Technique Tuesdays: Gesso

 

Welcome to another Technique Tuesday! Today we’re going to take a look at a substance that is near and dear to many an artist’s heart: gesso.

Technique Tuesday Gesso

 

What is it?

Pronounced “jesso”, this unique substance acts as a type of primer for many mediums of painting. Traditionally, gesso (an Italian word for gypsum) consists of a binder of some kind (historically, animal glue) combined with gypsum and chalk. Mixing and applying gesso is an art form in itself, but many artists find it well worth the effort to master the application, as gesso acts as an excellent primer that not only extends the archival life of a painting, but also can add an incredible textured effect to the finished work, as we will shortly see.

Examples from art history:

The use of gesso dates back to ancient times, as it was often used to create relief sculptures like those inside Egyptian tombs. It was also once popularly used in the production of ornate mirror frames. In fine art painting,  gesso has long been used to help paintings and especially frescoes (paintings done on a wall) to last longer. Today, many different types of gesso exist, for oil paints as well as for egg tempera and for acrylic. Though the very popularly-used acrylic gesso mixture does not contain the gypsum for which the substance was named but rather calcium carbonate, the term has firmly stuck in art vernacular, as both a noun and a verb (you can gesso a canvas by applying gesso).

Many old religious panel paintings and icons were painted on a surface of gesso to preserve the paint and delicate gold leaf

Many old religious panel paintings and icons were painted on a surface of gesso to preserve the paint and delicate gold leaf

Example of gesso at Principle Gallery:

Many of the artists whose work you see in Principle Gallery make use of gesso or very similar primers. One excellent example of the use of gesso for more than simply increasing the longevity of the work is seen in the paintings of GC Myers. Most of the pieces that he creates on canvas are begun with a carefully applied layer of gesso, thickly applied and manipulated to create just the right texture. In fact, Myers admits that sometimes the finished effect of the gesso layer is so lovely that he’s almost reluctant to paint over it! (He always does, though). Let’s take a look at this work by GC Myers, called “Neighborly.”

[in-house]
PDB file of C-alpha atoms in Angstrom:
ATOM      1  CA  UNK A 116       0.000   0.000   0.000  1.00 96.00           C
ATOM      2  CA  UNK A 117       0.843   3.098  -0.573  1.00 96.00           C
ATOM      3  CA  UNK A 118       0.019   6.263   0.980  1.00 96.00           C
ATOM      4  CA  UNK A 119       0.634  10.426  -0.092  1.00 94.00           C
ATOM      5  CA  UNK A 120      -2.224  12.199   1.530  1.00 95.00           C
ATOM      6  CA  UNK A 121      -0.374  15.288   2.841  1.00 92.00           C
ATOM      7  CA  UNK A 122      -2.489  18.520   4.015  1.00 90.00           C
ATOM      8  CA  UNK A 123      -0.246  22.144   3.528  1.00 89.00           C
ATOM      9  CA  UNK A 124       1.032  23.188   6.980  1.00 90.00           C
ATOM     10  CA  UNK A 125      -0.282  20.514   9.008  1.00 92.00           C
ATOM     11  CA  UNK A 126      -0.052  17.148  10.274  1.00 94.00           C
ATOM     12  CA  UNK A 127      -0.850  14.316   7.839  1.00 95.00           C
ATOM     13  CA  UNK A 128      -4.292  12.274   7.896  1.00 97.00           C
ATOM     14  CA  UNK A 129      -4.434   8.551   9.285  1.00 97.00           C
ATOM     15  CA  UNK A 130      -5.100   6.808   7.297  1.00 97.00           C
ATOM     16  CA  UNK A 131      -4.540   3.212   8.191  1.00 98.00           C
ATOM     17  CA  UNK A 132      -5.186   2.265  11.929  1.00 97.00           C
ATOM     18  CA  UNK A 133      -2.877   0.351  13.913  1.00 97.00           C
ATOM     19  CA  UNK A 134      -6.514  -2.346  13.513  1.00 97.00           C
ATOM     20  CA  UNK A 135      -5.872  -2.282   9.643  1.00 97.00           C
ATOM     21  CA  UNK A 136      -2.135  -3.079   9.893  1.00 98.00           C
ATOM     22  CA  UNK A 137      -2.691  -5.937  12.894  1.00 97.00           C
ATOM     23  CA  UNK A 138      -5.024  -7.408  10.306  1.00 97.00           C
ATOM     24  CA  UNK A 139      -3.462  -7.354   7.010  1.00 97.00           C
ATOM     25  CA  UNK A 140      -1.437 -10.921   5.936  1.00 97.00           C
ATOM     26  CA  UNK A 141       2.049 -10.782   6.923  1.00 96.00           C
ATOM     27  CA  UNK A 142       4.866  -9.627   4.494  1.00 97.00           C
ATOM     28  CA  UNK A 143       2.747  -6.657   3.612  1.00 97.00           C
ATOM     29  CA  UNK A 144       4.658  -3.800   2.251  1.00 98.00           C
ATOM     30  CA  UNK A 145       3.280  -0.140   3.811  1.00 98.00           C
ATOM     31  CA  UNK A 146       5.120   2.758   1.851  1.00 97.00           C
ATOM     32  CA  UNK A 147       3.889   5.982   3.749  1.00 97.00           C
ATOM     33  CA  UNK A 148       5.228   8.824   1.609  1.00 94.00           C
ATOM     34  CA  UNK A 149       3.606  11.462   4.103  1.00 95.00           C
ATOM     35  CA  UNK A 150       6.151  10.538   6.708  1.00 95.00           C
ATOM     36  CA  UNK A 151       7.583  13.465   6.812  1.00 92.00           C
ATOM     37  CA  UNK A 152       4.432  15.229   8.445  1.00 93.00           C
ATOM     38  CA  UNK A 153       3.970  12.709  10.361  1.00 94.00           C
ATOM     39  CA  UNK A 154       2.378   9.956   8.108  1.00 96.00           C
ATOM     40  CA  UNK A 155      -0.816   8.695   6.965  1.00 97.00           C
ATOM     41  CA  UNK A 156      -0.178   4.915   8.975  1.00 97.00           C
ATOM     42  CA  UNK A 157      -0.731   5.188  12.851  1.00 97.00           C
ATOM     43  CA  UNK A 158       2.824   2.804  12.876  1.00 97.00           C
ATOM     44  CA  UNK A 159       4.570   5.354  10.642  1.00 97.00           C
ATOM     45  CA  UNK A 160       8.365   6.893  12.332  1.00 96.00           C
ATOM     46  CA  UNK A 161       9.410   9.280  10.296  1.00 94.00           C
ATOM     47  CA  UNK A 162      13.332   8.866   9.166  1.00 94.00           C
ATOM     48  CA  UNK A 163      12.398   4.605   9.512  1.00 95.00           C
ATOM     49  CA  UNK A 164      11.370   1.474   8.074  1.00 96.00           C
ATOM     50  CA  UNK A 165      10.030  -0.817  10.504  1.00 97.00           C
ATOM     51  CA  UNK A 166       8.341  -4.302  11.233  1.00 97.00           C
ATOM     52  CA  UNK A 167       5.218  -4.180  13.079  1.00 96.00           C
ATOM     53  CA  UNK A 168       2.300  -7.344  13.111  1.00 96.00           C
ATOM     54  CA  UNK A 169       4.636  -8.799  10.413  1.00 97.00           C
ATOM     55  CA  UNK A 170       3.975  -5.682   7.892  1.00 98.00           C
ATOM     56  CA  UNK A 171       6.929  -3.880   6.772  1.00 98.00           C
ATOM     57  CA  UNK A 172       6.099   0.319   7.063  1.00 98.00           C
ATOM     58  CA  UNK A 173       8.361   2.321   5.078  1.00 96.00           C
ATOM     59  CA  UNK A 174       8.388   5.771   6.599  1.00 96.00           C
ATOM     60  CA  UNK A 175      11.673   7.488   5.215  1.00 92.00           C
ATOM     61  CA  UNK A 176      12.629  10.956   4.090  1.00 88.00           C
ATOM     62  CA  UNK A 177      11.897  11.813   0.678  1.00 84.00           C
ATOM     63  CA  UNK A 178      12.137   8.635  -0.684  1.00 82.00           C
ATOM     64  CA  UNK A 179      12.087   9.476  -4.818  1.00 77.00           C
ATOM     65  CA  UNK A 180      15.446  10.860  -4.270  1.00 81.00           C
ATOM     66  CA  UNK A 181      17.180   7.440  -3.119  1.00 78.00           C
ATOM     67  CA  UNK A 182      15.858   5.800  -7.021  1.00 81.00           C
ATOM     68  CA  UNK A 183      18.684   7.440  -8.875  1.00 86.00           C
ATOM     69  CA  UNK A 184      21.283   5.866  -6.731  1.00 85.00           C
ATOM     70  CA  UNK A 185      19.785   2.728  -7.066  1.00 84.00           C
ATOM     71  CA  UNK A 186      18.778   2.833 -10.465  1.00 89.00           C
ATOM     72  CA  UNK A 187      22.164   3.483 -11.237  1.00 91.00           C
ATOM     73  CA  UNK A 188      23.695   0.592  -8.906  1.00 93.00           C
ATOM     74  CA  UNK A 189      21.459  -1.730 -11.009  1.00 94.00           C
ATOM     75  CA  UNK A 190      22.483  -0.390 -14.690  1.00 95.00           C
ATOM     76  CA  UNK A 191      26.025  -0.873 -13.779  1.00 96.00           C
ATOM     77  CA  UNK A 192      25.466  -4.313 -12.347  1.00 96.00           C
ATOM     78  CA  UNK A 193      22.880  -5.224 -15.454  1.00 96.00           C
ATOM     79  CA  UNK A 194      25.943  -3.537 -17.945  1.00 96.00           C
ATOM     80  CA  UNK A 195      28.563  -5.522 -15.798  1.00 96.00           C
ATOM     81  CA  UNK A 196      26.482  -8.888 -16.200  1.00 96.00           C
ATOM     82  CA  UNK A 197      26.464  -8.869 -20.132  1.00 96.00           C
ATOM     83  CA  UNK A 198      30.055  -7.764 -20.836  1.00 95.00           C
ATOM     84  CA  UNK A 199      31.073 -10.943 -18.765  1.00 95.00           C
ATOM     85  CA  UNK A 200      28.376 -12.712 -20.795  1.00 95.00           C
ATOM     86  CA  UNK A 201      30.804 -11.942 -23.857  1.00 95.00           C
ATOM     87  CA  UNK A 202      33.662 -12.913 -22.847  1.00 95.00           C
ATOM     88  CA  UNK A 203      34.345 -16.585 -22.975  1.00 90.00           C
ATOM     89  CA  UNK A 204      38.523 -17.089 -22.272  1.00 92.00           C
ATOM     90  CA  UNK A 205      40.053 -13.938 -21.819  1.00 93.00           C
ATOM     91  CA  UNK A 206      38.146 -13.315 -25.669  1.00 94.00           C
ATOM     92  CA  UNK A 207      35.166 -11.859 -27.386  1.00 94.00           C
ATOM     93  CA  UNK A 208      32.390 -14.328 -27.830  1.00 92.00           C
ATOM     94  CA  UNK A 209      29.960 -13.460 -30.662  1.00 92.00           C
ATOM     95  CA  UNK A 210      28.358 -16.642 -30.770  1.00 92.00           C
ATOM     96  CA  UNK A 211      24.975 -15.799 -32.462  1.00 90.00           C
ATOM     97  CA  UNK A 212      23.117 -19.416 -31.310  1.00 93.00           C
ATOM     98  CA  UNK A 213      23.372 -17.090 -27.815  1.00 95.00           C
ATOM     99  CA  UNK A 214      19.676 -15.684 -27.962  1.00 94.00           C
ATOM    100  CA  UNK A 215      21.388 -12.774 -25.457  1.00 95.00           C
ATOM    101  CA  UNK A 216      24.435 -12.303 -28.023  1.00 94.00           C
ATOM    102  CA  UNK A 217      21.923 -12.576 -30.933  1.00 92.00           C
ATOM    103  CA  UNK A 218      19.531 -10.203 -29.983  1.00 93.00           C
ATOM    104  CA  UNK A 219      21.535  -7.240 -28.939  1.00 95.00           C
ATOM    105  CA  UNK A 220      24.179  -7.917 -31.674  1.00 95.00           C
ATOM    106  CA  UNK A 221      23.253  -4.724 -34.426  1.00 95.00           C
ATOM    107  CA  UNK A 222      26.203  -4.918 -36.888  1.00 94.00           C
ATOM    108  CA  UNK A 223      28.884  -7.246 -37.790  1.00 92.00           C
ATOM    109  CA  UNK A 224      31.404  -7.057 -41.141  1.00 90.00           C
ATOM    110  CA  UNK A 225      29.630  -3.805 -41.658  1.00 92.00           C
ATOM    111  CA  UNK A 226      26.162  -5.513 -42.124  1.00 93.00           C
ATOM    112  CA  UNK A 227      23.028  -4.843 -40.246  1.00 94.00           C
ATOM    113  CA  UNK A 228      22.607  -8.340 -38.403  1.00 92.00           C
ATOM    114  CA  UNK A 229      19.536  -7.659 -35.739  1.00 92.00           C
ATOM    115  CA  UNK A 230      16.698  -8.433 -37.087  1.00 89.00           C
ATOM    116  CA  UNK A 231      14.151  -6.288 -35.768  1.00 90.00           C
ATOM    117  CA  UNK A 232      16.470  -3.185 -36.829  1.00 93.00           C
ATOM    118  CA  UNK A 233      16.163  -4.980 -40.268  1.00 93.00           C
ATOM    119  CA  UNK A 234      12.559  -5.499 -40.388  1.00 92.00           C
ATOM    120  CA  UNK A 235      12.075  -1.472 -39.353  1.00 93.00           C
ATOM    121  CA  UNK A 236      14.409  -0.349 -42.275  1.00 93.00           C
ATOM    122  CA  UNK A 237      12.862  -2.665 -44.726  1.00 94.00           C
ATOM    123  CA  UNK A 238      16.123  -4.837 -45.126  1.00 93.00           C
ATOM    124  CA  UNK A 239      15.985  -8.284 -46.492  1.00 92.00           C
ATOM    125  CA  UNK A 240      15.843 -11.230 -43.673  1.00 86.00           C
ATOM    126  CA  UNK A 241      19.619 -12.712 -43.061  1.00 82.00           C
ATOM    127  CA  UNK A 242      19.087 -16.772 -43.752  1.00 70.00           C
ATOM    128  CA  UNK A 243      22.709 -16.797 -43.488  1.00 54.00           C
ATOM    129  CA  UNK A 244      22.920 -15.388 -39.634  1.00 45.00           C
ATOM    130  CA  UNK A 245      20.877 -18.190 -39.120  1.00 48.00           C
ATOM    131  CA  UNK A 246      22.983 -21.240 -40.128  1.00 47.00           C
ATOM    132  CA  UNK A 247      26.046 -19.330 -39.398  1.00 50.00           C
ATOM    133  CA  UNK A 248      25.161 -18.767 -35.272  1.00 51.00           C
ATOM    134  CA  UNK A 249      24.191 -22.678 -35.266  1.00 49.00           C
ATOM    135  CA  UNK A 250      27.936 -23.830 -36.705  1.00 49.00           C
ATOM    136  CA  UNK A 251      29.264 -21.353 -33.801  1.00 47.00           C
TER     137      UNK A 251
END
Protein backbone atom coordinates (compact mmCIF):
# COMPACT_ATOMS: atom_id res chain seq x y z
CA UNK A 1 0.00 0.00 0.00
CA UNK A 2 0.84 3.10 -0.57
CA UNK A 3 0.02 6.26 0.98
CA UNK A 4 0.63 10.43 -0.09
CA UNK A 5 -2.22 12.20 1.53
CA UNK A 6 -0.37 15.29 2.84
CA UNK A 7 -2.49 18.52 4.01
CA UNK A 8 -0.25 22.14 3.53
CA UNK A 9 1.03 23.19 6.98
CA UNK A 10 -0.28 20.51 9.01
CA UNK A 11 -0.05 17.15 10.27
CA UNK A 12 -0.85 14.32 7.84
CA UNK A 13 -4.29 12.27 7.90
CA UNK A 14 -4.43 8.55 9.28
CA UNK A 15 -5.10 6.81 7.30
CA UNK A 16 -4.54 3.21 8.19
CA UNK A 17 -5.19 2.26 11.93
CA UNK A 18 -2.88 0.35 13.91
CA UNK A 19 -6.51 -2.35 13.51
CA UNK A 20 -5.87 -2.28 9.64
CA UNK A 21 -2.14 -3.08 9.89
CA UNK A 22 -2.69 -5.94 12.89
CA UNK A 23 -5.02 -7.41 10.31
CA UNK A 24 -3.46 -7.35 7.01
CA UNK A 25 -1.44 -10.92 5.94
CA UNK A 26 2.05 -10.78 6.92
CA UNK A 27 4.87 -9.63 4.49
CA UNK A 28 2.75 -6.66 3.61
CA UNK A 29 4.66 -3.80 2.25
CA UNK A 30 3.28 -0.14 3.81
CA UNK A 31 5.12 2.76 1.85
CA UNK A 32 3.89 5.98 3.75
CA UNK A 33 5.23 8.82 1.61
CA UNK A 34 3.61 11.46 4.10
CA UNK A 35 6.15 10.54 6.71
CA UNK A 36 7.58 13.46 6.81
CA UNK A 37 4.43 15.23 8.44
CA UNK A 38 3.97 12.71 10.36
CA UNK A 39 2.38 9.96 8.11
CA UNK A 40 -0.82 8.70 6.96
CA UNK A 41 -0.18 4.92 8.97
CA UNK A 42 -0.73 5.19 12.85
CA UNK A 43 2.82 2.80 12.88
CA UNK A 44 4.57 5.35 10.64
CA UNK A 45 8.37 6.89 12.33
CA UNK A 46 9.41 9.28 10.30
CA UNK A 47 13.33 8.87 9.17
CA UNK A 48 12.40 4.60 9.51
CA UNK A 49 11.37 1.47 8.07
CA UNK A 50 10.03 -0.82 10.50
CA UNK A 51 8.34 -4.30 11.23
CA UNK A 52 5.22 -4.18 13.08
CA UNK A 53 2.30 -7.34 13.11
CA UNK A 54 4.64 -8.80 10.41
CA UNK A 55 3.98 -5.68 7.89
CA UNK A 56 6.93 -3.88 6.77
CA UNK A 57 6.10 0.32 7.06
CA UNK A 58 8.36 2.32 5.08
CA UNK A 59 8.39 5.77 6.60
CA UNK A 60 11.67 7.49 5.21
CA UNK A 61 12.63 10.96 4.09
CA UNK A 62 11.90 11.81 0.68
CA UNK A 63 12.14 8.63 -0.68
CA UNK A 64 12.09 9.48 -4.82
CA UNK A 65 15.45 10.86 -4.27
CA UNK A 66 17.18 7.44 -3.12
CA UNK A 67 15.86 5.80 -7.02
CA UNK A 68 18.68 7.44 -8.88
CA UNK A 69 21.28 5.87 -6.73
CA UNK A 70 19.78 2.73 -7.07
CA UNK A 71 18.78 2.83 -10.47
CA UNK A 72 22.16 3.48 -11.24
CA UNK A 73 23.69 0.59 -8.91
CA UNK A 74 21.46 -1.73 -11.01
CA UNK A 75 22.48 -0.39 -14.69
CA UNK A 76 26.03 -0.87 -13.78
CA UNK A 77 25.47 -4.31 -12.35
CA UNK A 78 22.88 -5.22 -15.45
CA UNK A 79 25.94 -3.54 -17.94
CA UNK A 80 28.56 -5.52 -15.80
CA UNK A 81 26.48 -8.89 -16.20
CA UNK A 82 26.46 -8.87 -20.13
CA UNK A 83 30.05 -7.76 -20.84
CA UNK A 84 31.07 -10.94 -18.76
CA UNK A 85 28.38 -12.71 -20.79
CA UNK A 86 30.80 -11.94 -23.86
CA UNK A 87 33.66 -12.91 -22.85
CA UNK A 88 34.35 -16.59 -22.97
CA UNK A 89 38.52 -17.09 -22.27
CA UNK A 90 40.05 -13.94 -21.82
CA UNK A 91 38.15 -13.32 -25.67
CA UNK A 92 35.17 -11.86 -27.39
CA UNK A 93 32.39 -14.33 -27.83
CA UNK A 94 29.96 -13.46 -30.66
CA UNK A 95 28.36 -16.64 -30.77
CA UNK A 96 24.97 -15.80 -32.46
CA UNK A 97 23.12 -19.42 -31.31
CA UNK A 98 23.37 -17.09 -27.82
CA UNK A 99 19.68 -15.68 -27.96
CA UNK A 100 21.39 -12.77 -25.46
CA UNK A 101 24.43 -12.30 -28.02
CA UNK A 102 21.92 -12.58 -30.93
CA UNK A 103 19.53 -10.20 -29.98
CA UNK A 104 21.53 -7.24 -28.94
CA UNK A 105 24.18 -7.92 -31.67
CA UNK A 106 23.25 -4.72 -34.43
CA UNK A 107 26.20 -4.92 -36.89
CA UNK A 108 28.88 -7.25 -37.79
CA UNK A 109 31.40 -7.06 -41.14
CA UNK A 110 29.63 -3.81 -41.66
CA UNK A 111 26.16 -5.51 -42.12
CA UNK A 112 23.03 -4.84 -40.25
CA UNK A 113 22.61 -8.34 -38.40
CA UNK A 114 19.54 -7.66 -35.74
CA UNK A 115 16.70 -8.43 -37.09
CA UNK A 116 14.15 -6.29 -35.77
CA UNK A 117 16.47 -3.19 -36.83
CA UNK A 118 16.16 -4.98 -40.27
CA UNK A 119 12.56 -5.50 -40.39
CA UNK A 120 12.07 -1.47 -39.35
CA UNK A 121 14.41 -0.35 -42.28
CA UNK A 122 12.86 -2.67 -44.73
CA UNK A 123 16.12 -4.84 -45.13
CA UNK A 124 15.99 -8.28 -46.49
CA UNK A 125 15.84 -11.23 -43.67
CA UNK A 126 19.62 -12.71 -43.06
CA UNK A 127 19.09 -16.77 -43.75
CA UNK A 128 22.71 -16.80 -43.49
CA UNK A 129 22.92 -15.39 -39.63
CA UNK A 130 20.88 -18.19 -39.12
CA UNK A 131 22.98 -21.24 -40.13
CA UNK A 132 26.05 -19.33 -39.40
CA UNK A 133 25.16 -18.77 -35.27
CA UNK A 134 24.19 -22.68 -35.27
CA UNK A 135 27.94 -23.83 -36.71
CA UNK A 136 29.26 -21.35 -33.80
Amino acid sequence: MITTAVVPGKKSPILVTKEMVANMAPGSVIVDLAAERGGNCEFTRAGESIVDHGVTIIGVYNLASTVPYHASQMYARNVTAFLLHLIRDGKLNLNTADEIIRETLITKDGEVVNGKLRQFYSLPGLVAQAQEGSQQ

"Neighborly" by GC Myers, 18x18

“Neighborly” by GC Myers, 18×18

GC Myers is well known for his striking landscapes, and their distinctive stylization and color palettes. Each one seems to emit an energy and a luminosity that adds poignancy to the already evocative paintings. Check out this picture, taken at an angle to reflect the light, to see the swirling, textured layer of gesso beneath the paint:

Myers tilted

Gesso is used not just as a primer in Myers’s work; the use of a textured layer of gesso under the paint serves to add a visual interest and energy to every part of the composition.

Myers detail neighborly sun

Detail of “Neighborly” by GC Myers

Detail of "Neighborly" by GC Myers

Detail of “Neighborly” by GC Myers

To see more incredible landscapes by GC Myers, visit his artist page on our website by clicking here!

Check back with us next Tuesday for another Technique Tuesday post!

 

 

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2 thoughts on “Technique Tuesdays: Gesso

  1. Pingback: Technique Tuesday: Surfaces | Principle Gallery

  2. Pingback: Technique Tuesdays: Jeremy Mann Cityscape Compositions | Principle Gallery

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